When you’re in the market for a new job, a great cover letter is essential. Your cover letter is often the first thing a hiring manager will see, making it your opportunity to introduce yourself and demonstrate why you’re the right person for the position. If your cover letter is generic or simply doesn’t impress the hiring manager, then chances are they won’t even look at your resume. Their time is limited and they’re likely receiving dozens or even hundreds of applicants.
Crafting the perfect cover letter doesn’t need to be an impossible task. Follow these five tips to immediately improve your cover letters.
1. Research the Company and the Position
The best cover letters are tailored to the company and the position, which means the more you know about those, the better. Spend some time reading about the company, its recent accomplishments and the job listing.
Look for items you can reference in your letter – perhaps a recent accomplishment of the company that impressed you and made you want to work for them. This will help your cover letter stand out from those that could have been sent to any company.
2. Compare Your Skills to the Required Qualifications
You should already know what skills you bring to the table. List those along with the company’s desired qualifications for the position to see where there’s overlap.
Those overlapping areas should make up the bulk of your cover letter so you can show the company how you fit the mold it’s looking for. Of course, you’ll want to focus on areas where you’ve proven to excel, either from training or previous job experience.
3. Outline Your Cover Letter
Once you know what areas you’re going to focus on, you can start putting your cover letter together. The simplest and most effective way to write a professional letter is to start with an outline. This gives your cover letter structure so you’re not just figuring that out as you go.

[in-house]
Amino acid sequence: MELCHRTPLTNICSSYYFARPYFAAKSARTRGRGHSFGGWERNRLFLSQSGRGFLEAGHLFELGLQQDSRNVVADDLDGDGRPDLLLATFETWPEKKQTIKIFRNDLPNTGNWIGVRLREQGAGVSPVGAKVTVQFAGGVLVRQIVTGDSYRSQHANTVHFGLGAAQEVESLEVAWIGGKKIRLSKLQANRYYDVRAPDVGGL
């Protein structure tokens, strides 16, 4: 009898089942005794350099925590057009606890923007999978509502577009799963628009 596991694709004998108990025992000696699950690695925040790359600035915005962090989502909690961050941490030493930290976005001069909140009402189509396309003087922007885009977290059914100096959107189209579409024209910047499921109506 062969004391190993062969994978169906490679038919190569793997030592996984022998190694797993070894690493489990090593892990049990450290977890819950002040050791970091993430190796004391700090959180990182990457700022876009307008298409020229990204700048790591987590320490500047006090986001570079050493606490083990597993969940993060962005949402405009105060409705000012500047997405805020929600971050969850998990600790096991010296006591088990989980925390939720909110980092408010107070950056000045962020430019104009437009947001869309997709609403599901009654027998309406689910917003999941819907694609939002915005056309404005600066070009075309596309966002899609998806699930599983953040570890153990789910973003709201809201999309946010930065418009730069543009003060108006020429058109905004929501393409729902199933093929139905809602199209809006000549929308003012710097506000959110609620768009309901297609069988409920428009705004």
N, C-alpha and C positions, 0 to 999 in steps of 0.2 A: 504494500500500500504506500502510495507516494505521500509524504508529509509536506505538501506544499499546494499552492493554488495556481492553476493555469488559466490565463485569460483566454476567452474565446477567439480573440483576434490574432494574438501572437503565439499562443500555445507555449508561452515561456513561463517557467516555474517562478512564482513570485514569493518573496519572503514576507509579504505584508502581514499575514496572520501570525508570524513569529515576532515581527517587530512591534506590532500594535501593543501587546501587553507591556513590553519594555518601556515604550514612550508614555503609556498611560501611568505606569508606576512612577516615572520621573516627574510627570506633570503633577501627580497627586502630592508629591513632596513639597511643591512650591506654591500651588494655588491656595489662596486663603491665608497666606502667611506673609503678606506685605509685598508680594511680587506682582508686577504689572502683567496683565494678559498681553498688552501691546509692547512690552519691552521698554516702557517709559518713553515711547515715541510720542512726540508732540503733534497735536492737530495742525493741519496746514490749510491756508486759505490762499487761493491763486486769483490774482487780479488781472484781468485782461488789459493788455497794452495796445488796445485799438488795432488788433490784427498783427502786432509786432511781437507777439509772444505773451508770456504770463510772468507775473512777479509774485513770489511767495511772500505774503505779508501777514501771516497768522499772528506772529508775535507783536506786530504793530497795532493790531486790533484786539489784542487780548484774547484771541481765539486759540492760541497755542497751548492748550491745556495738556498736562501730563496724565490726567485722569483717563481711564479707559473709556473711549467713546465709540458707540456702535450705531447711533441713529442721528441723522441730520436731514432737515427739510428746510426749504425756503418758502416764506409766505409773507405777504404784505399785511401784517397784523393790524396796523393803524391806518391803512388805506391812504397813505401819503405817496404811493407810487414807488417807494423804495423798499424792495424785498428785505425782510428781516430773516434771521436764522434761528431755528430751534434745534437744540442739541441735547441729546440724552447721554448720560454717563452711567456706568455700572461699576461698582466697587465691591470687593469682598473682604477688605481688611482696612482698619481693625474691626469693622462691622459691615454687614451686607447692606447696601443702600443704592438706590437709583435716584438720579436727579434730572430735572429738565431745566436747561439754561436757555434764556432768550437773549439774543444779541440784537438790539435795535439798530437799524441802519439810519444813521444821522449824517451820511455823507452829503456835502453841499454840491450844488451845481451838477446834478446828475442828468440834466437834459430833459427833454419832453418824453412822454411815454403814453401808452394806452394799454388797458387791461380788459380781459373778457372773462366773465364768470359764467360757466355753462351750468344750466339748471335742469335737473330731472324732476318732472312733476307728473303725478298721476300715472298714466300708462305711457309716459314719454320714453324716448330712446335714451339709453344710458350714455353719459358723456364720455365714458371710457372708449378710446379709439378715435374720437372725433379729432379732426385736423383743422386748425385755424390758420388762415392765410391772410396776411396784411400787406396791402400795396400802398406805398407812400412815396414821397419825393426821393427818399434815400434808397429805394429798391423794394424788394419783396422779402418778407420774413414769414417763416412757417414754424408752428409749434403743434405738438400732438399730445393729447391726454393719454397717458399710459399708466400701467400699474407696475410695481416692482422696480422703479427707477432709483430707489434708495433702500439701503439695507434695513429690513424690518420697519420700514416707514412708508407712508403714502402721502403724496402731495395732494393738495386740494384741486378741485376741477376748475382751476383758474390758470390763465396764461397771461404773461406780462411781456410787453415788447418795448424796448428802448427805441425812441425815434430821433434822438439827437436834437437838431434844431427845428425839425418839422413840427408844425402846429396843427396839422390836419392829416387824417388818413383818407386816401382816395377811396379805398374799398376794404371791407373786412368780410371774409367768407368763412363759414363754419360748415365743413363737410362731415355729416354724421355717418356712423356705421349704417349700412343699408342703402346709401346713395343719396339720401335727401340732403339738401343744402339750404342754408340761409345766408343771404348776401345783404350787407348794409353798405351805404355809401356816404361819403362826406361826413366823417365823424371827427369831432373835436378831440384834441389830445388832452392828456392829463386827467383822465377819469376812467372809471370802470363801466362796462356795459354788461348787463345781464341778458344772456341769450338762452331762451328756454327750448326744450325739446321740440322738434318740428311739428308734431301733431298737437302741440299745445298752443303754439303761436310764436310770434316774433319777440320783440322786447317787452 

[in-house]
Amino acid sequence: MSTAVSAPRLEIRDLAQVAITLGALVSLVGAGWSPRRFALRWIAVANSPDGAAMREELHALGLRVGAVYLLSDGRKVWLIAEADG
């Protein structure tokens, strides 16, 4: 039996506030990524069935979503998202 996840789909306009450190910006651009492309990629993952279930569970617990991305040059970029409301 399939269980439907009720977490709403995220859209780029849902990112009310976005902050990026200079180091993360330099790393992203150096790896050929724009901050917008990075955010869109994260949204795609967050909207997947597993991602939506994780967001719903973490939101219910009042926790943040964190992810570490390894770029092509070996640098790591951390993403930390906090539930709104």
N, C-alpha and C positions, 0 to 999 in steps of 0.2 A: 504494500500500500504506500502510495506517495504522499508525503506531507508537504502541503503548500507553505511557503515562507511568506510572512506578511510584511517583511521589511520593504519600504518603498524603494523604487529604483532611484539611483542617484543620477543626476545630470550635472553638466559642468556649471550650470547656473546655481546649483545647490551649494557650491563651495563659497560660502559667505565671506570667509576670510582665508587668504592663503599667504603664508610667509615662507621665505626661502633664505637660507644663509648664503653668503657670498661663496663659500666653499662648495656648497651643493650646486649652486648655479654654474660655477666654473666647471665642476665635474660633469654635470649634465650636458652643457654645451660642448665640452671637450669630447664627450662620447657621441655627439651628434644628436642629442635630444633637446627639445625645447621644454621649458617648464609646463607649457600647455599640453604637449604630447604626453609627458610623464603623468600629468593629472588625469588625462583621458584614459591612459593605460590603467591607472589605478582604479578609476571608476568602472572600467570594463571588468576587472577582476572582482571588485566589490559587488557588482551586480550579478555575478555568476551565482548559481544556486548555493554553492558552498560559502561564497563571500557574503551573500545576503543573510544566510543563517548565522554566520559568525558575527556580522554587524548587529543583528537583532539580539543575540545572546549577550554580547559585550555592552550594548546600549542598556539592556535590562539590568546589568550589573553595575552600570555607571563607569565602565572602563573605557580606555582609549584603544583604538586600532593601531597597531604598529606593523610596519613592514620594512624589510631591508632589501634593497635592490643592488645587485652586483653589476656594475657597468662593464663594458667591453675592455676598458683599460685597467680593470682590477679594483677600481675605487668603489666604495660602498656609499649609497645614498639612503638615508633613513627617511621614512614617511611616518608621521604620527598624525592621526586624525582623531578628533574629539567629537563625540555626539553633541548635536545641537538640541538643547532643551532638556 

A cover letter template is a handy tool for preparing your cover letter, and it saves you the trouble of outlining it yourself. There are some pretty neat websites available on the Internet such as Microsoft, Hloom, etc. sharing hundreds of cover letter templates for all kinds of positions, along with helpful information on writing a cover letter.
4. Be Specific
Specificity is key when it comes to cover letters. You need to keep the hiring manager’s attention, and generic phrases won’t do that.
Start by addressing the hiring manager who will be reading your letter. If you don’t have this information, get it, because “To Whom It May Concern” and other nonspecific openings show you weren’t willing to go the extra mile and find out who you were contacting.
Hiring managers like to see concrete data, not vague allusions to your skills. Let’s say you’re applying for a sales position. Mentioning how your sales average was 33 percent higher than the department average at a previous position is much more effective than simply mentioning you have sales experience.
5. End It with a Call to Action
A cover letter should always end with a call to action, which is what you want the reader to do after finishing the letter. The call to action is a powerful tool that’s used all the time during the sales process – you’ve probably seen infomercials that end with “call and place your order today!”
With a cover letter, you’re selling yourself, and making the sale consists of getting an interview. So, you’ll want a call to action that mentions coming in for an interview and includes your contact information. To make it easy for the hiring manager, provide both your phone number and your email address.
Writing an effective cover letter is a skill, and it takes some time to develop. Fortunately, the more you do it, the easier it gets. Once you’ve learned the nuances of writing one, you’ll be able to efficiently create cover letters that give you the best chance at landing a job interview. After that, it’s all about nailing the interview so you get the job.
Guest article written by: Helen Cartwright is a passionate blogger, who excels in the Digital Marketing and Technology niche. When not wired in marketing strategies she ghost-write for a variety of authors who have their work published on leading online media channels such as The Huffington Post and Entrepreneur.com.